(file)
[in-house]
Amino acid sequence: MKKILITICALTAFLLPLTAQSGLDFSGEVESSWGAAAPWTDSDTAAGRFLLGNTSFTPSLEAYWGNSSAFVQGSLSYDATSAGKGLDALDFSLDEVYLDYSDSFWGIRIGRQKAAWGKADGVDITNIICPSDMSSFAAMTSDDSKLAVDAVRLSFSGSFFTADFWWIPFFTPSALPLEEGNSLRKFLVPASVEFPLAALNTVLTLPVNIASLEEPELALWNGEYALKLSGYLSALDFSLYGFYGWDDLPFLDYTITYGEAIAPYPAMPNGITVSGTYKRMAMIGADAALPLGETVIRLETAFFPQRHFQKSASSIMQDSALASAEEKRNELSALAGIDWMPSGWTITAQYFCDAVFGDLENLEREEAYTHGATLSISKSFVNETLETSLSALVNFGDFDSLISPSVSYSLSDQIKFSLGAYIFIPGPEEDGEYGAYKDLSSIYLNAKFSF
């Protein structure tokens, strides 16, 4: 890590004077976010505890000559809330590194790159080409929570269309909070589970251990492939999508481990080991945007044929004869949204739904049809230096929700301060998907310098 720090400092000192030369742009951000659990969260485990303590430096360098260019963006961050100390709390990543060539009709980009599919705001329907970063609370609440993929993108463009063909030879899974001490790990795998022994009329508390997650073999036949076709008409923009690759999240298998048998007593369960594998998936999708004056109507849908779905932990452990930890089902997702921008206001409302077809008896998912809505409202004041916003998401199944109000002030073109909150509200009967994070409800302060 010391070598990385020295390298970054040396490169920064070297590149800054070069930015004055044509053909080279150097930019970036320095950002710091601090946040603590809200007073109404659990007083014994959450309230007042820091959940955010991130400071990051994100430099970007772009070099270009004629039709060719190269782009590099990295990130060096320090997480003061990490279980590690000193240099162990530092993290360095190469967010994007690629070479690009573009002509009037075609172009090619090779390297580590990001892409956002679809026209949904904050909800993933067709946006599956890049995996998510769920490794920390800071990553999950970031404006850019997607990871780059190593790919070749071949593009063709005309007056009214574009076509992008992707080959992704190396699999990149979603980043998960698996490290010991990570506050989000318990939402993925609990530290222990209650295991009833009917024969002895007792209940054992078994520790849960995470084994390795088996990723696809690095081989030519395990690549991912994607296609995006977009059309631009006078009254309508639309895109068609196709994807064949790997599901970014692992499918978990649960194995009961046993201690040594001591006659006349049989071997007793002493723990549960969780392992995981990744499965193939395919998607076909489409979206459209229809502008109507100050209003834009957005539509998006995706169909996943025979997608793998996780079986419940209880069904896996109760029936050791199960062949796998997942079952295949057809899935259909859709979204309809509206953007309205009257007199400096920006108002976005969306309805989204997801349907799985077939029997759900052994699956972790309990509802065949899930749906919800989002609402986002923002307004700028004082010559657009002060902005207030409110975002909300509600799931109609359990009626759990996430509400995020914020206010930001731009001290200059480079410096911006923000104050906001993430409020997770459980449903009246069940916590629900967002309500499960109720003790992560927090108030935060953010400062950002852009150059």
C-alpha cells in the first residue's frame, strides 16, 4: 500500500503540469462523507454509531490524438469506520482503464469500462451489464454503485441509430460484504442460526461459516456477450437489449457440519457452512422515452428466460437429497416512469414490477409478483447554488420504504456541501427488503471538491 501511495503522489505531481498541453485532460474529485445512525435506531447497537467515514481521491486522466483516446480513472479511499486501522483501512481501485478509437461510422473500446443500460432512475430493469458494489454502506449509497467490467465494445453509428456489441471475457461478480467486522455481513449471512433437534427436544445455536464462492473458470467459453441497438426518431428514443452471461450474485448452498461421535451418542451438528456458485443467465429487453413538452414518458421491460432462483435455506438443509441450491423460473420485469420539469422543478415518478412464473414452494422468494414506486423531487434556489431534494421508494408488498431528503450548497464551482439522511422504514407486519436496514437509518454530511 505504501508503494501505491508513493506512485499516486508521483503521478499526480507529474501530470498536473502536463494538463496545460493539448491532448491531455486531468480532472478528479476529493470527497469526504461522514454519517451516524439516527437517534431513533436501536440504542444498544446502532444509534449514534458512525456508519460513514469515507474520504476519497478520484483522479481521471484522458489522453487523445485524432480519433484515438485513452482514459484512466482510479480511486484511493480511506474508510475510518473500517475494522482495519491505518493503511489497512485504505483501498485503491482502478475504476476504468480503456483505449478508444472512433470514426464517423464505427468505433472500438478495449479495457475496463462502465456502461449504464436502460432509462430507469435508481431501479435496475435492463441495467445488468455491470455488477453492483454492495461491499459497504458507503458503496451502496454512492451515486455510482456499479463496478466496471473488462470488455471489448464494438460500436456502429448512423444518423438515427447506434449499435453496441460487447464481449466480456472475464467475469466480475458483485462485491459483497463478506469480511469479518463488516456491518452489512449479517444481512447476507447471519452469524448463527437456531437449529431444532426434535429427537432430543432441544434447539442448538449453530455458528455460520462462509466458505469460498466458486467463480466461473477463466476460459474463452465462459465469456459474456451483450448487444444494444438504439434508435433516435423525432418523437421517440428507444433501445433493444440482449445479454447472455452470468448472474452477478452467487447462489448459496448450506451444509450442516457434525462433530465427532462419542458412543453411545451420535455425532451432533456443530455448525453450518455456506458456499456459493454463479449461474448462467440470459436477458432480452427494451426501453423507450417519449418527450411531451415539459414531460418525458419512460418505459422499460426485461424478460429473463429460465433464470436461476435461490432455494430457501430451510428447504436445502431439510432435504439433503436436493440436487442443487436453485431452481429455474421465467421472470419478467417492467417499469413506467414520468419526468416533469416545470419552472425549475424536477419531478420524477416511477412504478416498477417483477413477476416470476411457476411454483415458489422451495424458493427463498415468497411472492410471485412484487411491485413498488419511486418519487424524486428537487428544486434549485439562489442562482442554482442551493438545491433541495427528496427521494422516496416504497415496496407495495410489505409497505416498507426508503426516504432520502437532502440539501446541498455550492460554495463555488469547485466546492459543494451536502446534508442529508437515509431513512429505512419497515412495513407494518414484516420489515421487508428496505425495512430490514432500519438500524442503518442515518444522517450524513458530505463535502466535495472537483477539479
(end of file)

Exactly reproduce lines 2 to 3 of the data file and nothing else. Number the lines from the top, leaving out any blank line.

Amino acid sequence: MKKILITICALTAFLLPLTAQSGLDFSGEVESSWGAAAPWTDSDTAAGRFLLGNTSFTPSLEAYWGNSSAFVQGSLSYDATSAGKGLDALDFSLDEVYLDYSDSFWGIRIGRQKAAWGKADGVDITNIICPSDMSSFAAMTSDDSKLAVDAVRLSFSGSFFTADFWWIPFFTPSALPLEEGNSLRKFLVPASVEFPLAALNTVLTLPVNIASLEEPELALWNGEYALKLSGYLSALDFSLYGFYGWDDLPFLDYTITYGEAIAPYPAMPNGITVSGTYKRMAMIGADAALPLGETVIRLETAFFPQRHFQKSASSIMQDSALASAEEKRNELSALAGIDWMPSGWTITAQYFCDAVFGDLENLEREEAYTHGATLSISKSFVNETLETSLSALVNFGDFDSLISPSVSYSLSDQIKFSLGAYIFIPGPEEDGEYGAYKDLSSIYLNAKFSF
């Protein structure tokens, strides 16, 4: 890590004077976010505890000559809330590194790159080409929570269309909070589970251990492939999508481990080991945007044929004869949204739904049809230096929700301060998907310098 720090400092000192030369742009951000659990969260485990303590430096360098260019963006961050100390709390990543060539009709980009599919705001329907970063609370609440993929993108463009063909030879899974001490790990795998022994009329508390997650073999036949076709008409923009690759999240298998048998007593369960594998998936999708004056109507849908779905932990452990930890089902997702921008206001409302077809008896998912809505409202004041916003998401199944109000002030073109909150509200009967994070409800302060 010391070598990385020295390298970054040396490169920064070297590149800054070069930015004055044509053909080279150097930019970036320095950002710091601090946040603590809200007073109404659990007083014994959450309230007042820091959940955010991130400071990051994100430099970007772009070099270009004629039709060719190269782009590099990295990130060096320090997480003061990490279980590690000193240099162990530092993290360095190469967010994007690629070479690009573009002509009037075609172009090619090779390297580590990001892409956002679809026209949904904050909800993933067709946006599956890049995996998510769920490794920390800071990553999950970031404006850019997607990871780059190593790919070749071949593009063709005309007056009214574009076509992008992707080959992704190396699999990149979603980043998960698996490290010991990570506050989000318990939402993925609990530290222990209650295991009833009917024969002895007792209940054992078994520790849960995470084994390795088996990723696809690095081989030519395990690549991912994607296609995006977009059309631009006078009254309508639309895109068609196709994807064949790997599901970014692992499918978990649960194995009961046993201690040594001591006659006349049989071997007793002493723990549960969780392992995981990744499965193939395919998607076909489409979206459209229809502008109507100050209003834009957005539509998006995706169909996943025979997608793998996780079986419940209880069904896996109760029936050791199960062949796998997942079952295949057809899935259909859709979204309809509206953007309205009257007199400096920006108002976005969306309805989204997801349907799985077939029997759900052994699956972790309990509802065949899930749906919800989002609402986002923002307004700028004082010559657009002060902005207030409110975002909300509600799931109609359990009626759990996430509400995020914020206010930001731009001290200059480079410096911006923000104050906001993430409020997770459980449903009246069940916590629900967002309500499960109720003790992560927090108030935060953010400062950002852009150059």